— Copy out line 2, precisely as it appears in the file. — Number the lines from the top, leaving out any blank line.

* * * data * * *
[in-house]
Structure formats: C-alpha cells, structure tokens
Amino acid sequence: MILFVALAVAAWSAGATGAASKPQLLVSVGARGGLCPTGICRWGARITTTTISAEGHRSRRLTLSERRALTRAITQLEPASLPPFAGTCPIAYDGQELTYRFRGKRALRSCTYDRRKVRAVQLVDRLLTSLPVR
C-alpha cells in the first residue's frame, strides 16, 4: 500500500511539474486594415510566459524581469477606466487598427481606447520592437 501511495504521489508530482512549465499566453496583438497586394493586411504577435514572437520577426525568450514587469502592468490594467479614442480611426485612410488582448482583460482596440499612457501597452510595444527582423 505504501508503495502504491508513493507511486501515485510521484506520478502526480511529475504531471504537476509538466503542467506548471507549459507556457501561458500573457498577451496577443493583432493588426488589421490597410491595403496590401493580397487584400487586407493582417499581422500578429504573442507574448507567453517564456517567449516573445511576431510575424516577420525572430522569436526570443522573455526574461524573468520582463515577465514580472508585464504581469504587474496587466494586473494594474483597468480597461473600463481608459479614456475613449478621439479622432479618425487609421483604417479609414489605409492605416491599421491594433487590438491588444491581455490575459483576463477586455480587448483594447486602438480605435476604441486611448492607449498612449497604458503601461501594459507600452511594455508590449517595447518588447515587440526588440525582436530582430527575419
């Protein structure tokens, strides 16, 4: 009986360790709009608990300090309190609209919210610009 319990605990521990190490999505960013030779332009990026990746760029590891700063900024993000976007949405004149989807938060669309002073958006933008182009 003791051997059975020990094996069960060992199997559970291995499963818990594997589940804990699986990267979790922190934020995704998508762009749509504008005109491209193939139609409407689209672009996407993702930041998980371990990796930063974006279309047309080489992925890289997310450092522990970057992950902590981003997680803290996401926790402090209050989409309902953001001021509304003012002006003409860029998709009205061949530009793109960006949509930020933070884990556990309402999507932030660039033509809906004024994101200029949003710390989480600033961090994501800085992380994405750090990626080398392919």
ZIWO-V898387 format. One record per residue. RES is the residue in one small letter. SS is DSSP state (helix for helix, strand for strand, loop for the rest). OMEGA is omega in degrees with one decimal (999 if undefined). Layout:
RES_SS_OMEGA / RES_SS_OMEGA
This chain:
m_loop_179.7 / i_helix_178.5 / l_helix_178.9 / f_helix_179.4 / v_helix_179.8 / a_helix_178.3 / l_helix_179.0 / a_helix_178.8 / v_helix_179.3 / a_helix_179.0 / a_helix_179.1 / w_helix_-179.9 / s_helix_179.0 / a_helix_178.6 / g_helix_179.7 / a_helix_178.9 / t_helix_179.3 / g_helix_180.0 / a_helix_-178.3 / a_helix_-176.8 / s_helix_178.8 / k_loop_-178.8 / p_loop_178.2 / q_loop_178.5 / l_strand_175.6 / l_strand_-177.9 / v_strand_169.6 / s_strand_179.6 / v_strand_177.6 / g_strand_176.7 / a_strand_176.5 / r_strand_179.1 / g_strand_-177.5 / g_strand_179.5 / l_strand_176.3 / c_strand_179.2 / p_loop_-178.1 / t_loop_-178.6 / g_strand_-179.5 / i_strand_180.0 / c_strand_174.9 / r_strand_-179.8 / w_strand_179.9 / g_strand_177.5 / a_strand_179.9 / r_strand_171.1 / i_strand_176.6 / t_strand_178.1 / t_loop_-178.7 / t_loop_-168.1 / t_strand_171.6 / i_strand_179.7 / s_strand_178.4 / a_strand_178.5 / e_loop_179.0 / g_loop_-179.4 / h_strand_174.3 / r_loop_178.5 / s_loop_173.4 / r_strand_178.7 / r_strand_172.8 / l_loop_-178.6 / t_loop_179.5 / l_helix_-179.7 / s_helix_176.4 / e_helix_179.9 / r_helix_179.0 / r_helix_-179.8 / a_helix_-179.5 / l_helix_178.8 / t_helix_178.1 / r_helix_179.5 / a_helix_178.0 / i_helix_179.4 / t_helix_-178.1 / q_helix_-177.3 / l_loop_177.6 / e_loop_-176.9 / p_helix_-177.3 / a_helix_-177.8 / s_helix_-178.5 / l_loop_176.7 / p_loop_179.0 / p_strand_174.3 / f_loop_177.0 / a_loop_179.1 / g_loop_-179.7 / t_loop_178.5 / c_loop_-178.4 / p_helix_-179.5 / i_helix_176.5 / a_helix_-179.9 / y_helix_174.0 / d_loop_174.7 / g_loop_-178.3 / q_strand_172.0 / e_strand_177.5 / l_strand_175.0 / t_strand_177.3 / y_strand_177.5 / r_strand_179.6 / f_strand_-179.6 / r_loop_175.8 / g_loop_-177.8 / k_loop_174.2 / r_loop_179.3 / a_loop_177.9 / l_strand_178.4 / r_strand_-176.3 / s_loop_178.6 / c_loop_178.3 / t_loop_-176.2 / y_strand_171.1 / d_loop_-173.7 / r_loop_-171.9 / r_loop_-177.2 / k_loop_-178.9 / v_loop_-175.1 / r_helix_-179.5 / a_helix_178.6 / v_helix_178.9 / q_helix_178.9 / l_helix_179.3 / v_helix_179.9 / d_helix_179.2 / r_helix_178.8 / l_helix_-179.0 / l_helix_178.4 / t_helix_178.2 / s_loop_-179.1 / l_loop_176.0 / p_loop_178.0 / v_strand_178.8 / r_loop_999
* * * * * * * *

Structure formats: C-alpha cells, structure tokens